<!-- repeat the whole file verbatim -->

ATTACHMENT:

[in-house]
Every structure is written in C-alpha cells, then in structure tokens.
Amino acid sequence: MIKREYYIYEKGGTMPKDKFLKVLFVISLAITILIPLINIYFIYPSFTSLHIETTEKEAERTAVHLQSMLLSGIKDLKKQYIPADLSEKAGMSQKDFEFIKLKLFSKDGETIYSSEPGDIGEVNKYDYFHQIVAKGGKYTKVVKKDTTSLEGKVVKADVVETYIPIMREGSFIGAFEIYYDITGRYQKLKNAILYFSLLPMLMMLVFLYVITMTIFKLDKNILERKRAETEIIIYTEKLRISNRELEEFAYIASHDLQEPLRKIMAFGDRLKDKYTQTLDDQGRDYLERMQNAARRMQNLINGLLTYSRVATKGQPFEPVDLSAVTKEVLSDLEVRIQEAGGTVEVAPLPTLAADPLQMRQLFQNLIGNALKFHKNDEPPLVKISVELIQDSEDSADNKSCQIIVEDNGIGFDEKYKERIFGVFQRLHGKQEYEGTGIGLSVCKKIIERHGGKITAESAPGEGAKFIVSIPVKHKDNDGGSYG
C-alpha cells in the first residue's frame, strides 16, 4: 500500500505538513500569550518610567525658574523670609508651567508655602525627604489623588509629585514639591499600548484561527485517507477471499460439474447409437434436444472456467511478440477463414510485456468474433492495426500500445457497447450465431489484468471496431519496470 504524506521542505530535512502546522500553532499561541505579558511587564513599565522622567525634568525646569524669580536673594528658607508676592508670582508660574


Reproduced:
[in-house]
Every structure is written in C-alpha cells, then in structure tokens.
Amino acid sequence: MIKREYYIYEKGGTMPKDKFLKVLFVISLAITILIPLINIYFIYPSFTSLHIETTEKEAERTAVHLQSMLLSGIKDLKKQYIPADLSEKAGMSQKDFEFIKLKLFSKDGETIYSSEPGDIGEVNKYDYFHQIVAKGGKYTKVVKKDTTSLEGKVVKADVVETYIPIMREGSFIGAFEIYYDITGRYQKLKNAILYFSLLPMLMMLVFLYVITMTIFKLDKNILERKRAETEIIIYTEKLRISNRELEEFAYIASHDLQEPLRKIMAFGDRLKDKYTQTLDDQGRDYLERMQNAARRMQNLINGLLTYSRVATKGQPFEPVDLSAVTKEVLSDLEVRIQEAGGTVEVAPLPTLAADPLQMRQLFQNLIGNALKFHKNDEPPLVKISVELIQDSEDSADNKSCQIIVEDNGIGFDEKYKERIFGVFQRLHGKQEYEGTGIGLSVCKKIIERHGGKITAESAPGEGAKFIVSIPVKHKDNDGGSYG
C-alpha cells in the first residue's frame, strides 16, 4: 500500500505538513500569550518610567525658574523670609508651567508655602525627604489623588509629585514639591499600548484561527485517507477471499460439474447409437434436444472456467511478440477463414510485456468474433492495426500500445457497447450465431489484468471496431519496470 504524506521542505530535512502546522500553532499561541505579558511587564513599565522622567525634568525646569524669580536673594528658607508676592508670582508660574